UofM Egyptian Institute Will Host March 15 Lecture on "First Tale of Setne Khaemwas"

March 7, 2016- The Institute of Egyptian Art & Archaeology at the University of Memphis will host the 13th annual Legacy of Egypt Lecture on Tuesday, March 15, at the Michael D. Rose Theatre, room 115. Dr. Steve Vinson, associate professor of Egyptology at Indiana University, will present at 7 p.m. A reception will precede the lecture at 6:15 p.m. Both events are free and open to the public.

Parking is available in the Zach Curlin garage adjacent to the University Center.

Originally trained in anthropology and nautical archaeology, Vinson has often written about Egyptian boats, ships, nautical transportation and trade. More recently, he has turned his attention to Egyptian literature, particularly the literature of the Greek and Roman periods. He is currently completing a book on historical and narrative approaches to the "First Tale of Setne Khaemwas."

Vinson will be speaking on the reception by African-American authors in the 20th century of an ancient Egyptian ghost story known as the "First Tale of Setne Khaemwas." The sensational, and even lurid, subject matter of the ancient Setne story became enmeshed with modern popular culture through its influence on the Victorian-era fiction of H. Rider Haggard and the 1932 film The Mummy. Less well known, however, is the influence of the Setne legend on African-American literature, including works by Harlem Renaissance author Zora Neale Hurston and MacArthur Foundation fellow Ishmael Reed.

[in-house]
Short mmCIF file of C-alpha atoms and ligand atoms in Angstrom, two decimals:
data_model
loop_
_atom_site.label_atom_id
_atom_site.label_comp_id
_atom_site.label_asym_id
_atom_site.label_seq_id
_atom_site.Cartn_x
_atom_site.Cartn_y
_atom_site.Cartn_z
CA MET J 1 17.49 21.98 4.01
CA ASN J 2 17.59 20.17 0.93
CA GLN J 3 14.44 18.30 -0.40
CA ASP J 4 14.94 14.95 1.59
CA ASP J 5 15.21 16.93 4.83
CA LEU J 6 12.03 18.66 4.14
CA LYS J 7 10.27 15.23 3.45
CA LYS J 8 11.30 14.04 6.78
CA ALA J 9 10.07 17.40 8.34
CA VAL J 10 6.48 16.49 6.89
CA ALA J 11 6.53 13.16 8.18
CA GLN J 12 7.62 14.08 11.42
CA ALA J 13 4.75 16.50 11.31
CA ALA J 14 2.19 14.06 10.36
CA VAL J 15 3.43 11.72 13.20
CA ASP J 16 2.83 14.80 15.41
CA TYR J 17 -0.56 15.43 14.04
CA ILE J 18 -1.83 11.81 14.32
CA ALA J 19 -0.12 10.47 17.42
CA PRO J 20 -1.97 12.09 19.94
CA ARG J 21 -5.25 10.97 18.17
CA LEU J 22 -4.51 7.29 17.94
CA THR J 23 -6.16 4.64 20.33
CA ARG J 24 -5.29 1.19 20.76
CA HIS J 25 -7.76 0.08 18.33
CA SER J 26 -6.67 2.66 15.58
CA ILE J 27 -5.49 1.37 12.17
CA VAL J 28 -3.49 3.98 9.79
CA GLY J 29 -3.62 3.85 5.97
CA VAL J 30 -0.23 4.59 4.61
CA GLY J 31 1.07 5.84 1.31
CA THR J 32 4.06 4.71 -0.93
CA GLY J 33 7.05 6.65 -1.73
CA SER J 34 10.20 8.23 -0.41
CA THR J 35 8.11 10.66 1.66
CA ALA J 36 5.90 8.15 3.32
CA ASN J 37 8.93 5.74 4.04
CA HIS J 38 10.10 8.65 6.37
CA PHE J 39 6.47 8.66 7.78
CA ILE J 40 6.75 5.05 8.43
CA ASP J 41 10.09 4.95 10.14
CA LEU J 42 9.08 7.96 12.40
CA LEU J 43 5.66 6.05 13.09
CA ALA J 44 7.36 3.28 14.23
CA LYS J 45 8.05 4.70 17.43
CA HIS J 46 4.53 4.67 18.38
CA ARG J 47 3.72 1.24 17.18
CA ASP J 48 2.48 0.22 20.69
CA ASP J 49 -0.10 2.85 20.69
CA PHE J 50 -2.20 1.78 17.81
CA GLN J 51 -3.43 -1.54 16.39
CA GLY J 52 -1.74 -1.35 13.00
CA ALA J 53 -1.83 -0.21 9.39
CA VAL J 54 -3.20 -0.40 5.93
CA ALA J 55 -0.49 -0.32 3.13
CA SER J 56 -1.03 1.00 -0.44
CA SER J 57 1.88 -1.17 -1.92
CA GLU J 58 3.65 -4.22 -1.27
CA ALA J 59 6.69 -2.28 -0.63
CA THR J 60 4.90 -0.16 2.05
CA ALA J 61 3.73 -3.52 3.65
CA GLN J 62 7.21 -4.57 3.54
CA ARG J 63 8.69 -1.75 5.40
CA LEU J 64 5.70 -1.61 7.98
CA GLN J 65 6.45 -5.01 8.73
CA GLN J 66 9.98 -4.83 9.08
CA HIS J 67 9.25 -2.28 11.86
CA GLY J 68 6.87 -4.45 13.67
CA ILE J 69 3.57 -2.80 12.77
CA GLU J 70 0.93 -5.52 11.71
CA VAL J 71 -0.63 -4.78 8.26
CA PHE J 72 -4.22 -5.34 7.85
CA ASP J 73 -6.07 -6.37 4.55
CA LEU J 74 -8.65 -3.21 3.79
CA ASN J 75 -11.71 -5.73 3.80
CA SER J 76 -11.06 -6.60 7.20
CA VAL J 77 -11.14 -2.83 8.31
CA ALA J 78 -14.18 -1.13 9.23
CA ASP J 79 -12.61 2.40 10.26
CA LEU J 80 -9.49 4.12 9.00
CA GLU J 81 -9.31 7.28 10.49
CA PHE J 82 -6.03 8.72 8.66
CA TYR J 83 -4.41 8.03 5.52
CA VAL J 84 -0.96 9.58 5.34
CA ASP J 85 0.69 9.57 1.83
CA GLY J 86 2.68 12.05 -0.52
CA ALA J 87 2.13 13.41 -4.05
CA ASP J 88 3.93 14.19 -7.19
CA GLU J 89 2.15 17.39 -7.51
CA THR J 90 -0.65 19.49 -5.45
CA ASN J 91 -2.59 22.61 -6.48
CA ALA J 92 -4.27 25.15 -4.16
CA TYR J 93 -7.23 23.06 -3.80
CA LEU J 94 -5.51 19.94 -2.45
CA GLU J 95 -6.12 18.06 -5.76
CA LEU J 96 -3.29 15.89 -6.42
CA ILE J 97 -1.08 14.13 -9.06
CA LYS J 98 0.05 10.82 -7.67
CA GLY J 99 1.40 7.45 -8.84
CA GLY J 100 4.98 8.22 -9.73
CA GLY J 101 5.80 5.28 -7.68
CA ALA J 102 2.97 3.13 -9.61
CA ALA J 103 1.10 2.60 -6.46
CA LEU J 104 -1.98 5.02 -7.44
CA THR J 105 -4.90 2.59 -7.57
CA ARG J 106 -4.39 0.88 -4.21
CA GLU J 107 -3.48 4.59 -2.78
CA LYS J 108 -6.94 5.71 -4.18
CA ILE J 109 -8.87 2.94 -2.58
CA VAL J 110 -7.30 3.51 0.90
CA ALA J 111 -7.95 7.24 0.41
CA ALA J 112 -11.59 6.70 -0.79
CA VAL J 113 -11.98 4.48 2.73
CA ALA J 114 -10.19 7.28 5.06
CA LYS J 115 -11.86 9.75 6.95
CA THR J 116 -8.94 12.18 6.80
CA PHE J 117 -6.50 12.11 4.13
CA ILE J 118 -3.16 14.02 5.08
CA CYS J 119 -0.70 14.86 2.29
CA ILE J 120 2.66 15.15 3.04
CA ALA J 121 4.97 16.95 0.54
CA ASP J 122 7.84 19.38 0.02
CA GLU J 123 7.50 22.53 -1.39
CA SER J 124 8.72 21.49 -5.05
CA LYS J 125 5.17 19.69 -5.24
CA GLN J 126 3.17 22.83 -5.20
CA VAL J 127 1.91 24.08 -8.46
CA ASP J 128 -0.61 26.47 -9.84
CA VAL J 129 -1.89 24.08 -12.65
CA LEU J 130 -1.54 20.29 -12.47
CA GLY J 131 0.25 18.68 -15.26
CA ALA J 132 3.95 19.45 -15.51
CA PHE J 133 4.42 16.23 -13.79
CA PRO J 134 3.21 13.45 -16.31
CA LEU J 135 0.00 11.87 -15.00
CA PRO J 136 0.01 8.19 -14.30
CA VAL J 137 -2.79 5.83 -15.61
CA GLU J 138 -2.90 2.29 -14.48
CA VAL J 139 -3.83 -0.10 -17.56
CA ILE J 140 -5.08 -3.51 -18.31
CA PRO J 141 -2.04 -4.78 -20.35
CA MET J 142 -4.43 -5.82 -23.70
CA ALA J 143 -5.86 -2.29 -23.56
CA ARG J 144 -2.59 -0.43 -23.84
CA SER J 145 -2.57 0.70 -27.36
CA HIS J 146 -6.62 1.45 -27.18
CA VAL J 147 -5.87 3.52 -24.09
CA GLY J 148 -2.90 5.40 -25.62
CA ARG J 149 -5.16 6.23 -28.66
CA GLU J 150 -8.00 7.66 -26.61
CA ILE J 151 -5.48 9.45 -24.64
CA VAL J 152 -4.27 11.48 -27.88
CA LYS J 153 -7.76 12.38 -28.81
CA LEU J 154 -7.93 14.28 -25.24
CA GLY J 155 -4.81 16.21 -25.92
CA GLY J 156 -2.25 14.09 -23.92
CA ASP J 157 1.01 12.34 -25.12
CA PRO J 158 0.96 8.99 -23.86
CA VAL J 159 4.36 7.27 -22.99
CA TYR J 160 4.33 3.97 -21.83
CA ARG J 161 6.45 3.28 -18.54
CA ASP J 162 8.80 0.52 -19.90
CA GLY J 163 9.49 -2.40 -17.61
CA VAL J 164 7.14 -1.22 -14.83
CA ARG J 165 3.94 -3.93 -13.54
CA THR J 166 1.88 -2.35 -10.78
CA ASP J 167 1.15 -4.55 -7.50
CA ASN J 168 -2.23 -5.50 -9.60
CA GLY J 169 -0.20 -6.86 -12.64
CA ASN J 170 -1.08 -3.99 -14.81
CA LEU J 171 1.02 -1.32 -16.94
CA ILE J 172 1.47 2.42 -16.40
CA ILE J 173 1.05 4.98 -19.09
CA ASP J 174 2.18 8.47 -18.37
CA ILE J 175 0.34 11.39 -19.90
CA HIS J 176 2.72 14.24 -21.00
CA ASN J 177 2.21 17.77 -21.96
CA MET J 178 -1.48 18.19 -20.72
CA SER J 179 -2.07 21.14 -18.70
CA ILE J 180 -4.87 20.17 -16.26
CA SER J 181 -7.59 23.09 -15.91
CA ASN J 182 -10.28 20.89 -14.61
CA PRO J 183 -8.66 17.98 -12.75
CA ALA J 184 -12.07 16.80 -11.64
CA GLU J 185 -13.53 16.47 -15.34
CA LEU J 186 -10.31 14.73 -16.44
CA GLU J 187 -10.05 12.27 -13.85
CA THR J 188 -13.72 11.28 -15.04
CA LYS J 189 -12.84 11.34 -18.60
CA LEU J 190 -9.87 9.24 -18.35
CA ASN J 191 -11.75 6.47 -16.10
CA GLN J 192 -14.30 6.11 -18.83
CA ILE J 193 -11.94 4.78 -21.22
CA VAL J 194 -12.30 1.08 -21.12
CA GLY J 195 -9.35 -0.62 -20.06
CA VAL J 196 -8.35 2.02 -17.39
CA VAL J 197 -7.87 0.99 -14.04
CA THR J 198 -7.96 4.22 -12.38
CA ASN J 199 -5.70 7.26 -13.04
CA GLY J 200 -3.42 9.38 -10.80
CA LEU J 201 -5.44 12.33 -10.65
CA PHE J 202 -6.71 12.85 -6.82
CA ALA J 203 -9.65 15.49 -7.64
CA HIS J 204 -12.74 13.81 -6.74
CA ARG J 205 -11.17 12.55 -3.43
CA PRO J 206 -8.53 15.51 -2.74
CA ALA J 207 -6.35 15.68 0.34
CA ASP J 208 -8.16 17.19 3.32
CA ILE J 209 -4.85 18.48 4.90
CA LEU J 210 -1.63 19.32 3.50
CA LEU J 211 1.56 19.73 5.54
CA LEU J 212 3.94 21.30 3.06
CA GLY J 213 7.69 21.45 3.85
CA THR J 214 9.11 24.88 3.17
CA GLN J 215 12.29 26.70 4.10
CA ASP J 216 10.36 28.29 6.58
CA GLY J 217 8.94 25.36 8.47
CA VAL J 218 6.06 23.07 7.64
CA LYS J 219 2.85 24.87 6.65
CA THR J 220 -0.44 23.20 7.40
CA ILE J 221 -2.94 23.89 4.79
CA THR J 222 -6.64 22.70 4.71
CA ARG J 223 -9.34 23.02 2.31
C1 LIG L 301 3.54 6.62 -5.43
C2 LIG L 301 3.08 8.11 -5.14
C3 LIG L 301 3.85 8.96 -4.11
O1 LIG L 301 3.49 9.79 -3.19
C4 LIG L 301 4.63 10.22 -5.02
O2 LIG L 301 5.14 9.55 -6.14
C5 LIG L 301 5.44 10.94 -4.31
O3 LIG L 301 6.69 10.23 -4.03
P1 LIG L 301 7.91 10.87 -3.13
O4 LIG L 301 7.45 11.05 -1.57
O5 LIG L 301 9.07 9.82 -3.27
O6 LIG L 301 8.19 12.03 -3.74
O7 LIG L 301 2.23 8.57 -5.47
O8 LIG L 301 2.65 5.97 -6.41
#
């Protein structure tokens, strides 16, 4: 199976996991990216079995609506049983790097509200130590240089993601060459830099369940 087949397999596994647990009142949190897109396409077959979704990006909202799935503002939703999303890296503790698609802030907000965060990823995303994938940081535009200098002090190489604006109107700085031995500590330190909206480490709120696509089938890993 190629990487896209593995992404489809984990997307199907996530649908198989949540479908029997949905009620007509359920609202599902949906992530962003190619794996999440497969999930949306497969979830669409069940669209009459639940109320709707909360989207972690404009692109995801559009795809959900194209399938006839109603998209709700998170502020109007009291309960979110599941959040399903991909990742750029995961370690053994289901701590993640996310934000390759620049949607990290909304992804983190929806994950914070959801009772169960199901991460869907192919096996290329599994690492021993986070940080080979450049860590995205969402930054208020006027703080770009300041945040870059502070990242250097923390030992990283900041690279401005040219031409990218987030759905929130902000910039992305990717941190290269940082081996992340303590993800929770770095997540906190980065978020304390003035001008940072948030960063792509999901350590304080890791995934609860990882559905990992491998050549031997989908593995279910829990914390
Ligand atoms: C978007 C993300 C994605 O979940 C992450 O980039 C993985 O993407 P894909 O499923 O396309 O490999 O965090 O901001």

Through these authors' works, the tale of Setne became intertwined with the legend of Moses. This new and evolving narrative was informed by a broad understanding of ancient Egypt's past that was current in the early and mid-20th century. At the same time, it addressed concerns that were of special relevance to the African-American community, including the long-standing image of Moses as a liberator; pan-Africanism; a more specific "Egyptocentrism;" and, particularly in the case of Ishmael Reed, writing in the 1970s, of black liberation.

For more information, email Dr. Joshua Roberson at jrbrson4@memphis.edu or call the IEAA at 678-2555.

Dr. Joshua Robertson